All Articles Education Educational Leadership 4 ways leaders can set teachers up for classroom management success

4 ways leaders can set teachers up for classroom management success

Classroom management starts with helping teachers get to know families and students before the school year begins.

5 min read

EducationEducational Leadership

colorful classroom with walls in blue and yellow, with paper tree on wall and lots of activities for article on classroom management

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carmelo piazza

Ever since schools reopened following the closures caused by COVID-19, education leaders have taken a number of different approaches to supporting teachers as they rebuild a sense of community in the classroom. When it comes to classroom management, some school leaders focus on Piaget and the constructivist approach — educational philosophers of 200 years ago that aren’t applicable today. They don’t teach teachers the strategies and techniques of how to redirect kids’ energies.

Based on my years of experience as a teacher and a school director, here are some ways I help my teachers with classroom management.

Meeting on Zoom before meeting in the room

This is something Brooklyn Preschool of Science started doing because of COVID-19 restrictions and kept up because it is incredibly helpful. Before the start of each school year, we give our teachers the opportunities to have Zoom meetings with our families so that they hit the ground running. The teachers can find out the likes and dislikes, the strengths and weaknesses, of each student as a precursor to classroom management. So if Mom says Tyler loves dinosaurs, the teacher could create a center in a corner to focus on keeping that particular student motivated. The teacher also knows that if they need a redirection for Tyler, they can ask him to name a dinosaur for every letter in the alphabet. 

Changing the space to fit the class

Every year, every teacher’s group of students is going to be different. What if a teacher has a group of 15 3-year-olds, and 10 of those are so highly sensory-oriented and there’s so much movement in their bodies that it creates chaos when they’re all together? 

If a teacher sees this dynamic in the classroom, I make sure they have the opportunity to come to me and say, “They tend to run more than walk from stations. I’m going to put tables in the middle and stagger centers across the walls because it creates a disruption to the flow of the traffic in that room.” As a leader, my role here is not to have every classroom look the same. It is to trust my teachers and help them create classrooms that are the most effective learning environments possible.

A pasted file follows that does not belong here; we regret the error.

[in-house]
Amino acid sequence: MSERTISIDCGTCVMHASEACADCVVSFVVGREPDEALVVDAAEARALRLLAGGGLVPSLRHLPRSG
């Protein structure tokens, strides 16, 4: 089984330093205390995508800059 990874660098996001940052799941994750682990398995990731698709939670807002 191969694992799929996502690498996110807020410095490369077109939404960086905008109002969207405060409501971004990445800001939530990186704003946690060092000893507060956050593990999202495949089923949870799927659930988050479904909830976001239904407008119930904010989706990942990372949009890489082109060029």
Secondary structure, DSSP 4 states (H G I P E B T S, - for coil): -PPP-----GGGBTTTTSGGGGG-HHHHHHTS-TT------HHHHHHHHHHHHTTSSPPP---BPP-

Making room for humor in classroom management

One of my teachers says that in his 3-year-old classroom, he’s “70% comedian, 30% teacher.” In preschool, there’s a certain amount of truth to that. We’re not delivering dense lectures about hermeneutics; we’re trying to get a room full of 2- to 4-year-olds to pay attention as much as possible. When they’re laughing, they’re paying attention. And once a teacher has made them laugh once, they’re more likely to keep paying attention to see what funny thing they’ll say next.

This doesn’t mean that classroom management requires a focus on telling jokes: As part of our unit on states of matter, we teach a lesson called “What Is a Fart?” that has humor built into it. Yes, the kids giggle, but they also learn about gas, gas build-up and pressure.

Using technology and nature for redirection

Even the funniest, most engaging teacher needs classroom management tools for redirecting students who are having a moment. For example, a teacher may have a student who doesn’t want to nap. At BPOS, we don’t force children to nap, but it’s mandated that they rest. If a child absolutely refuses to, the teacher can say to that 3-year-old, “How about we 3D-print something?” While everybody else is napping, that child will just sit there watching the 3D printer work, and they’re creating.

Tech can be very therapeutic. If a student is having a moment, working with a robot or a 3D printer completely stops the child from thinking about the moment they’re having or what caused it. Their attention is completely shifted to playful, inquiry-based learning.

Or think about the mindset of a kid with separation anxiety. If Ryan is crying because he’s thinking about Mommy, the minute Ryan stops thinking about Mommy, Ryan will stop crying. Or maybe there’s a situation where one student wants a toy but another student has the toy. The first student is just thinking about that toy and crying for that toy.

Now, what if the teacher redirects this child’s energy in the simplest way? Maybe they could say, “Nobody has helped me feed the bunny yet. Do you want to help me feed the bunny?” Now we’ve redirected the energy, and he’s feeding the bunny.

Successful, joyful classroom management is not about following one strict philosophy or classroom map. It’s about knowing your teachers and giving them every opportunity to know their students and families. 

Carmelo Piazza is the executive director/educational director of Brooklyn Preschool of Science. He can be reached at [email protected].

Opinions expressed by SmartBrief contributors are their own. 


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